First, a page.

What is Traditional Chinese Medicine?
After seven years of study, Dayley Harper looks forward to returning home to Vernon to set up a Traditional Chinese Medicine clinic. She has a background in Buddhist psychology, and is already a Registered Acupuncturist and Medical Herbalist, so we talked to her about why she chose to earn her Doctorate of Chinese Medicine as well, and to learn more about the modality.
“One thing led to another,” laughs Dayley. “During my medical herbalist and acupuncture studies, I fell in love with Chinese Medicine, and the deeper I went, I could see how beneficial it is for people.”
At the heart of Traditional Chinese Medicine (TCM), she says, is the question: What is health?
“In TCM,” she explains, “health is the dynamic state of harmony between what you eat, think and drink, and how external influences (like work, relationships, weather, injury) affect your physiology. It’s a very holistic perspective. TCM is a system that harmonizes the dynamic dance between these internal and external forces, and in doing so, eliminates disease and promotes health and vitality, and returns the body to a state of equilibrium.”
Evolved over 2,500 years, Chinese Medicine’s influence is widespread.
“How we approach modern medicine today, the holistic principles and herbal formulas used by naturopaths, using acupressure points to deal with stress and headaches, and balancing energy in the body are all Chinese Medicine. Based on Taoist theory that doesn’t see things as good or bad, it’s not about the elimination of disease, but the cultivation of a healthy environment that allows your body to thrive. For example, recognizing that we shouldn’t eradicate bacteria, and that we need inflammatory responses in the body. What you eat, drink, and think affect your physical health, and your mental and emotional patterns.”
Roadmaps to Health
Everyone is different, but on your first visit you can expect a lengthy intake, explains Dayley, with many questions to analyze the state of your constitution—about sleep, diet, energy levels, what makes you feel better, or worse. A TCM practitioner ‘reads’ and analyzes many signs to determine health, combined with two diagnostic tools, which form a roadmap of what’s going on and where, in your body.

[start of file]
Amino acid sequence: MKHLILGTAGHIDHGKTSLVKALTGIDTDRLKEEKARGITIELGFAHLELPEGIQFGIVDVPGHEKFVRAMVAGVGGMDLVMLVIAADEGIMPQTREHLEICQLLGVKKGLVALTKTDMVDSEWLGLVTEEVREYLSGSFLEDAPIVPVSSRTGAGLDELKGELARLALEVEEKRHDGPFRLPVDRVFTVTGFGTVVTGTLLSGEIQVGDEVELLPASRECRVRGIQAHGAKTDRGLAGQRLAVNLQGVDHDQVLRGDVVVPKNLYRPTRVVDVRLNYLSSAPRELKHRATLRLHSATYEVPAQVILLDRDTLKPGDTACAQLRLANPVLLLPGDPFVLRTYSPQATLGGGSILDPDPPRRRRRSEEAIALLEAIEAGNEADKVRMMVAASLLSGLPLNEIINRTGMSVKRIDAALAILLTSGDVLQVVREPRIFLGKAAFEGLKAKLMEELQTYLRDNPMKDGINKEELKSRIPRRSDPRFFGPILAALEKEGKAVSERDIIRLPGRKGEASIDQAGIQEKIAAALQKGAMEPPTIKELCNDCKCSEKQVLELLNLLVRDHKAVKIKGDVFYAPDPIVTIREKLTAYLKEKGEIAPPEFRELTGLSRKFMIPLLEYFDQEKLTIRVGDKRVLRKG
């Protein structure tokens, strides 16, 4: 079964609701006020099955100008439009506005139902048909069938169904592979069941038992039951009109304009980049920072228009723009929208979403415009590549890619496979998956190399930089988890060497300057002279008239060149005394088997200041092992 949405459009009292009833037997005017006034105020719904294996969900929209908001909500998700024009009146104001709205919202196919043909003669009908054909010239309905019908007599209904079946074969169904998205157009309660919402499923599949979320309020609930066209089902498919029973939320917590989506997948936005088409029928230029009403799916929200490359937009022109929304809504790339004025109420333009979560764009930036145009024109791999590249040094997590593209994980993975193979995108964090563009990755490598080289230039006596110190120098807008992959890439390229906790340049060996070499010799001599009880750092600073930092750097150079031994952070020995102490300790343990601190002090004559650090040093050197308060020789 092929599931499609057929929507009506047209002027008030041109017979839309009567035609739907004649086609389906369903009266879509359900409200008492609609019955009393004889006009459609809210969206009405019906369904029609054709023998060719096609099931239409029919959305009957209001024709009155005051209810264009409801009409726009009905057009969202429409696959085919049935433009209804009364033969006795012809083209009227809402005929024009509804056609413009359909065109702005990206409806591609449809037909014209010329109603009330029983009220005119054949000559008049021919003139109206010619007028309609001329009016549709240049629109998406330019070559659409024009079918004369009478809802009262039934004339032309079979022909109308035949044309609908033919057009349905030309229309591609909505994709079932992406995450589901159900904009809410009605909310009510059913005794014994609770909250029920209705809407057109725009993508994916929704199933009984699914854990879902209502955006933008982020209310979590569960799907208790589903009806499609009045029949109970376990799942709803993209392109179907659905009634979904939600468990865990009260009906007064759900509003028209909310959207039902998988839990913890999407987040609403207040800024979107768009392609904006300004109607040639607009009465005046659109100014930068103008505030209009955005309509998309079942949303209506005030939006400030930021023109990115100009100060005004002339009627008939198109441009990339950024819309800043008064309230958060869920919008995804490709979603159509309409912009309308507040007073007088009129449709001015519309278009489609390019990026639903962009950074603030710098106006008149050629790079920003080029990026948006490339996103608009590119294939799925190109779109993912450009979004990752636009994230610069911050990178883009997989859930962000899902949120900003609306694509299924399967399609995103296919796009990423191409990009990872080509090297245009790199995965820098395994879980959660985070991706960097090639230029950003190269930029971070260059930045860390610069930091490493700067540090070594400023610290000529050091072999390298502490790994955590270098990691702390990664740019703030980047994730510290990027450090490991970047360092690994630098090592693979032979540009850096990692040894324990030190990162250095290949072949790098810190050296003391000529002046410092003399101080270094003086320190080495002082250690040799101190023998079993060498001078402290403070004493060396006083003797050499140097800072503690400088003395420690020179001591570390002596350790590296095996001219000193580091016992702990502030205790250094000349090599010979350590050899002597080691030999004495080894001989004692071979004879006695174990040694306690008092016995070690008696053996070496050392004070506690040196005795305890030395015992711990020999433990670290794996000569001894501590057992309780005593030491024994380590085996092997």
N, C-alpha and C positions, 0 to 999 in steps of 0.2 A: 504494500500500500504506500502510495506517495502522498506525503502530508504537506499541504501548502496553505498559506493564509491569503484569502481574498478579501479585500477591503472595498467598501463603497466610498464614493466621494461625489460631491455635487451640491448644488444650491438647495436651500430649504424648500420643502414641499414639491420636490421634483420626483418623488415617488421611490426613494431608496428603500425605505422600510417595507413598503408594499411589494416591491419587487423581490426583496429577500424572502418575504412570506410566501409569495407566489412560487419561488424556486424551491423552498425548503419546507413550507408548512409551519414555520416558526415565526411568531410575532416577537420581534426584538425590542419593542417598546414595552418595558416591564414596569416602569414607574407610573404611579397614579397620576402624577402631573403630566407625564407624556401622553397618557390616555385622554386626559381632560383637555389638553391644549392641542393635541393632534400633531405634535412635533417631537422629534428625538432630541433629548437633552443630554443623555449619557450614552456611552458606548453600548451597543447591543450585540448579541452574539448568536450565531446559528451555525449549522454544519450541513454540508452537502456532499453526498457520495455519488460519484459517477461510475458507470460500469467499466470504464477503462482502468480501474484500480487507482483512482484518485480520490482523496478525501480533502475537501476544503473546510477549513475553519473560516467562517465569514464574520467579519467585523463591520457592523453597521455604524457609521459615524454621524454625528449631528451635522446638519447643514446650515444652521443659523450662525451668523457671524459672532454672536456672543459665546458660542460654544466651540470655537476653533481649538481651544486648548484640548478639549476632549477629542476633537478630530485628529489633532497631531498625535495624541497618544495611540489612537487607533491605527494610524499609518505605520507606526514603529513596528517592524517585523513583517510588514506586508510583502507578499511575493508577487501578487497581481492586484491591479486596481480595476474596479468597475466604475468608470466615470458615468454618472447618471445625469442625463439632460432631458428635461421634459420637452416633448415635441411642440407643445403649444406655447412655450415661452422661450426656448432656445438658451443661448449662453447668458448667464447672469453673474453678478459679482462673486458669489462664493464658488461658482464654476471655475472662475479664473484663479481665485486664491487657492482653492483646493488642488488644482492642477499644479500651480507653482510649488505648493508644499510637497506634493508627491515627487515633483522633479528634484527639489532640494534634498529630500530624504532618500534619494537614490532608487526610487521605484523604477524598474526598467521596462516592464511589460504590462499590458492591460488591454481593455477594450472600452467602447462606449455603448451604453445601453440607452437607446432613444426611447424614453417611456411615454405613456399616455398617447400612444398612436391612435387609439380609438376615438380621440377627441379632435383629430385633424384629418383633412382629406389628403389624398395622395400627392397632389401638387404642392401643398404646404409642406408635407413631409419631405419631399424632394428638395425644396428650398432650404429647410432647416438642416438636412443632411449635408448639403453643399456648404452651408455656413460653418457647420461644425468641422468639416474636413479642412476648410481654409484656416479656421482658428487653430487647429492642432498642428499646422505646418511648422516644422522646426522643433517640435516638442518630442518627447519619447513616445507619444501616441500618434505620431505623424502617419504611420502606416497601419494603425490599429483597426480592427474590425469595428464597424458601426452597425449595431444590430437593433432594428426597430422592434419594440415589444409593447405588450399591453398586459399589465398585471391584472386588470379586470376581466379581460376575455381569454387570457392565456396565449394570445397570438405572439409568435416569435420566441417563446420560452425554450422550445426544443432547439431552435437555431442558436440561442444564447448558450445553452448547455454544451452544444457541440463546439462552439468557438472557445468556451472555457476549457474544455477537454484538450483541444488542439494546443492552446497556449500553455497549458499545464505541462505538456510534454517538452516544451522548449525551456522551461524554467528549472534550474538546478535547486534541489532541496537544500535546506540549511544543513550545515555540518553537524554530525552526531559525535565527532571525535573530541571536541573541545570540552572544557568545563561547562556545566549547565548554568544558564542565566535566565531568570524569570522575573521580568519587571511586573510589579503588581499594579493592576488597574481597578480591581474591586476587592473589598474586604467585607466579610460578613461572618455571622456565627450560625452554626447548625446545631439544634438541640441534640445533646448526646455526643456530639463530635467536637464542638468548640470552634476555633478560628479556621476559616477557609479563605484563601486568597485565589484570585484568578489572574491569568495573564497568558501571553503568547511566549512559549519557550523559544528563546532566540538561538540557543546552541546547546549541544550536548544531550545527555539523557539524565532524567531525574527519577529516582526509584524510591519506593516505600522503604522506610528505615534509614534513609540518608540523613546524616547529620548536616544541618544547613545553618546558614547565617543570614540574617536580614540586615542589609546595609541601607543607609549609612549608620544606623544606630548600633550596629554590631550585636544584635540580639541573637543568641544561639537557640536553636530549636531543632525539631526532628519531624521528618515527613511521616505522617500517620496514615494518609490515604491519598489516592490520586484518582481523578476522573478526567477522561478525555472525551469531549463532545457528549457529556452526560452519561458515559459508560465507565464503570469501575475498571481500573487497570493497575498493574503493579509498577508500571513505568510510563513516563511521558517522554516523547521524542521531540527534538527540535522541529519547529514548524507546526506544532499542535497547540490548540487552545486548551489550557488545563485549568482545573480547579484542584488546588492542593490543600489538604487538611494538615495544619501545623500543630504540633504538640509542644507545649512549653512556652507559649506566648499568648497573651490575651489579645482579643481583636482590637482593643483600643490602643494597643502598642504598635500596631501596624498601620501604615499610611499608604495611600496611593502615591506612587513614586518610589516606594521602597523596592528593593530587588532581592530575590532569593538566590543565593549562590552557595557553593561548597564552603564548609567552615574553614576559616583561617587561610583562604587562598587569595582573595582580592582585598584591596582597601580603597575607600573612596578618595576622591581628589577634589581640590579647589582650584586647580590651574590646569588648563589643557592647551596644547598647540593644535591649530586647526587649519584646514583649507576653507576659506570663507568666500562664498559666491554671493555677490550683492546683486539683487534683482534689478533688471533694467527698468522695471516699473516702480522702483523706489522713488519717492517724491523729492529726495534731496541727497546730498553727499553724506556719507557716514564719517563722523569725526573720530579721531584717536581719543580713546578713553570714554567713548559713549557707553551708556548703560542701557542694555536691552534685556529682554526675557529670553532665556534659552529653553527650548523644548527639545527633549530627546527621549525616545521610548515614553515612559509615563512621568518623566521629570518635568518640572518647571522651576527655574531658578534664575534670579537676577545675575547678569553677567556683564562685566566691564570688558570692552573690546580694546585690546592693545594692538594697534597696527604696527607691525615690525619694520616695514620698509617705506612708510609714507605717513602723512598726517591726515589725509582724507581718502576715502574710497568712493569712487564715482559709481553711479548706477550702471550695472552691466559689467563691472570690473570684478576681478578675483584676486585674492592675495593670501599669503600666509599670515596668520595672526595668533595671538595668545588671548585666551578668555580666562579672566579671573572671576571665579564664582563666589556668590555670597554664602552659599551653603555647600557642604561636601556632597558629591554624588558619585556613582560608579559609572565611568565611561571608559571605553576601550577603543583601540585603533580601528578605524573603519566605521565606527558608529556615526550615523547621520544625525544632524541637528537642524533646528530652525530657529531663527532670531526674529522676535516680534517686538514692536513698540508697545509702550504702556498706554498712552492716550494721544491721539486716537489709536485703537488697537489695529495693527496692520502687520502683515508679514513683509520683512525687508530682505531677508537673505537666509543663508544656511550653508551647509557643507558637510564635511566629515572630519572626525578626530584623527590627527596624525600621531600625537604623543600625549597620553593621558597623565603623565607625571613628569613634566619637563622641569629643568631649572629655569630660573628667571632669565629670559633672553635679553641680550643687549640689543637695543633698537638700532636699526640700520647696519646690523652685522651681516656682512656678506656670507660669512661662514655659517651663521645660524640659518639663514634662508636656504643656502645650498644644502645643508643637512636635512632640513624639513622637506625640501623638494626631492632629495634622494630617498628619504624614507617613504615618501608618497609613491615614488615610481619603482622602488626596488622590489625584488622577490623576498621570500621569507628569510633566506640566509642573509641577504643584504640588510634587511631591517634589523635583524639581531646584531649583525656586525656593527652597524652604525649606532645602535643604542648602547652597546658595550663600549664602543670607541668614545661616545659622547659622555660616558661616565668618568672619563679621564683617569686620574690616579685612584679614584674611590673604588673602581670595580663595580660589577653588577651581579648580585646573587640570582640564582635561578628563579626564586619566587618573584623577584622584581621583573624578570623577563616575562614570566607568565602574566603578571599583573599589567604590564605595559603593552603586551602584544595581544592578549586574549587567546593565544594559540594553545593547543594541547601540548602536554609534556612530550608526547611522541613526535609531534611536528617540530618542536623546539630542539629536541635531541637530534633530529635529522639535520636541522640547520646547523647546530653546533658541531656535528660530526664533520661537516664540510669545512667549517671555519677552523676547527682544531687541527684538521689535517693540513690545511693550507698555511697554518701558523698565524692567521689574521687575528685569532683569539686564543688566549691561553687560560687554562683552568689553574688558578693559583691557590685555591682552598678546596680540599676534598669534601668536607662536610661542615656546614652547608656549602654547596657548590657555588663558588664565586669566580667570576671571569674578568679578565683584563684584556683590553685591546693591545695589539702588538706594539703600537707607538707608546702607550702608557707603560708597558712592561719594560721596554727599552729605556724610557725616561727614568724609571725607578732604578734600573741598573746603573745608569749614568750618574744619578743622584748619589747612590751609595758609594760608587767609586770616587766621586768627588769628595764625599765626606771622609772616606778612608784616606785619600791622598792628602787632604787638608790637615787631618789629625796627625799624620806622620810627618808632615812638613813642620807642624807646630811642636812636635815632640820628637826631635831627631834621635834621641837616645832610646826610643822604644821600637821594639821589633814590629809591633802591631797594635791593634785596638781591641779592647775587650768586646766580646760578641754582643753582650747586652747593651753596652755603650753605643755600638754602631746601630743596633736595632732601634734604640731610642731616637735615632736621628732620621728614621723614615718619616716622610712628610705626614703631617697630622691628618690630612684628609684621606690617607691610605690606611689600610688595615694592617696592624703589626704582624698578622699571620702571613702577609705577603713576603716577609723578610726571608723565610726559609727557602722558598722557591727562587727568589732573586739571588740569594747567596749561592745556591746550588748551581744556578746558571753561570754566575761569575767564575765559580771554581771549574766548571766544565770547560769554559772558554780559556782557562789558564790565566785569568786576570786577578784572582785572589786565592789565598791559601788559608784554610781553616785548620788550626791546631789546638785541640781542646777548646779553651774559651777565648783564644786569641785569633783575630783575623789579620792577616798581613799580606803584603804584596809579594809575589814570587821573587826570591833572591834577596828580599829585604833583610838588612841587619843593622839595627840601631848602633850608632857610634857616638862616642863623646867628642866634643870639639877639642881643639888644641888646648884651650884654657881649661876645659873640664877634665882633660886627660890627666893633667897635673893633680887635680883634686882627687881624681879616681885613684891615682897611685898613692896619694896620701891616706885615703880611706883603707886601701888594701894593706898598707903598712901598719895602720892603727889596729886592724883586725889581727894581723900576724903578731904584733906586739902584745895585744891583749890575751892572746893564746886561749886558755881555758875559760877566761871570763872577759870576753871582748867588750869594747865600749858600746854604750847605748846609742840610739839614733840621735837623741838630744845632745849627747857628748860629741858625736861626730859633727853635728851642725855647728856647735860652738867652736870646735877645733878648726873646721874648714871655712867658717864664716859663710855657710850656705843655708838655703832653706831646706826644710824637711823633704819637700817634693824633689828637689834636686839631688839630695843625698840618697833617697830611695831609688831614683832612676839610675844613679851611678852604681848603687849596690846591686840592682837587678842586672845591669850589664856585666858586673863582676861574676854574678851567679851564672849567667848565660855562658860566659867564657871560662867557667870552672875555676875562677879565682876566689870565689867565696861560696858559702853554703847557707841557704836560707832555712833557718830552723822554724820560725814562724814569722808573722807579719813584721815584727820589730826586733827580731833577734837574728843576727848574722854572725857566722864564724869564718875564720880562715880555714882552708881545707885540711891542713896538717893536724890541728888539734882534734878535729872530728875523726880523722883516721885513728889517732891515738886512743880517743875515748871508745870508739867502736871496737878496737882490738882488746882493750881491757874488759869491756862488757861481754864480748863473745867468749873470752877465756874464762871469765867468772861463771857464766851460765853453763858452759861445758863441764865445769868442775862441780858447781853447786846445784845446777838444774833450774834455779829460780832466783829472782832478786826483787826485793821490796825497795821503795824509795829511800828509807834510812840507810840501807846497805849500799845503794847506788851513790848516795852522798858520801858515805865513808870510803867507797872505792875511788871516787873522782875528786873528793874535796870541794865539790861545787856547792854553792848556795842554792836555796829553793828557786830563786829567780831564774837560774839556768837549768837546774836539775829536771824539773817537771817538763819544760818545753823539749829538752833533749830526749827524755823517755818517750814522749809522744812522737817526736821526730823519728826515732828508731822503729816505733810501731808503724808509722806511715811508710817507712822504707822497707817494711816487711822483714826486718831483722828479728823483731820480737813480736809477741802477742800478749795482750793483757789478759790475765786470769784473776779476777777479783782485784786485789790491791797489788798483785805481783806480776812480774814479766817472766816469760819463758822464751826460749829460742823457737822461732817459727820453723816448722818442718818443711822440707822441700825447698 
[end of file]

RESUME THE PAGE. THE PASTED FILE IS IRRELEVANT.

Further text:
Pulse: Six different pulse positions—three on the right side and three on the left—correspond to different organs in the body. These are checked for their quality, rate, and rhythm.
Tongue: Since different parts of the tongue correspond to different parts of the body, tongues are checked for colour, shape, texture, teeth marks, and coatings to determine the state of internal organs. For example:
- Bright red shows inflammation or heat, and purple insufficient blood circulation.
- Pale is a sign of blood deficiency, fatigue, dizziness, or blurry vision.
- Puffy and swollen is a Qi deficiency and a sign of gas and bloating, fluid retention, or fatigue.
- Scallops (teeth marks) show there’s not enough Qi in the body to maintain the form of the tongue.
Customized treatments can include acupuncture, herbal medicine, food, and Qigong energy work.
Shi lao, or ‘diet therapy’, is a system that looks at foods’ energetic qualities—such as hot, cold, dry, damp—rather than the quantitative (micronutrients), and how they influence the nature of someone’s individual constitution, to prevent and overcome illness.
“When digestion is hot with acid reflux,” suggests Dayley, “eating cooling cucumber quells the inner fire. Or eating warm ginger and cinnamon helps poor circulation.
“When you look at food from an energetic perspective, anyone can become in tune with how they are feeling, and choose foods more suitable to their health.”
Finding A TCM Practitioner
Regulated by the College of Traditional Chinese Medicine Practitioners and Acupuncturists of British Columbia (CTCMA), qualified practitioners have completed their studies and successfully passed a licensing exam. Look for these designations:
- TCMP: Traditional Chinese Medicine Practitioner
- DTCM: Doctor of Traditional Chinese Medicine
- R.AC: Registered Acupuncturist
Article was published in The Good Life magazine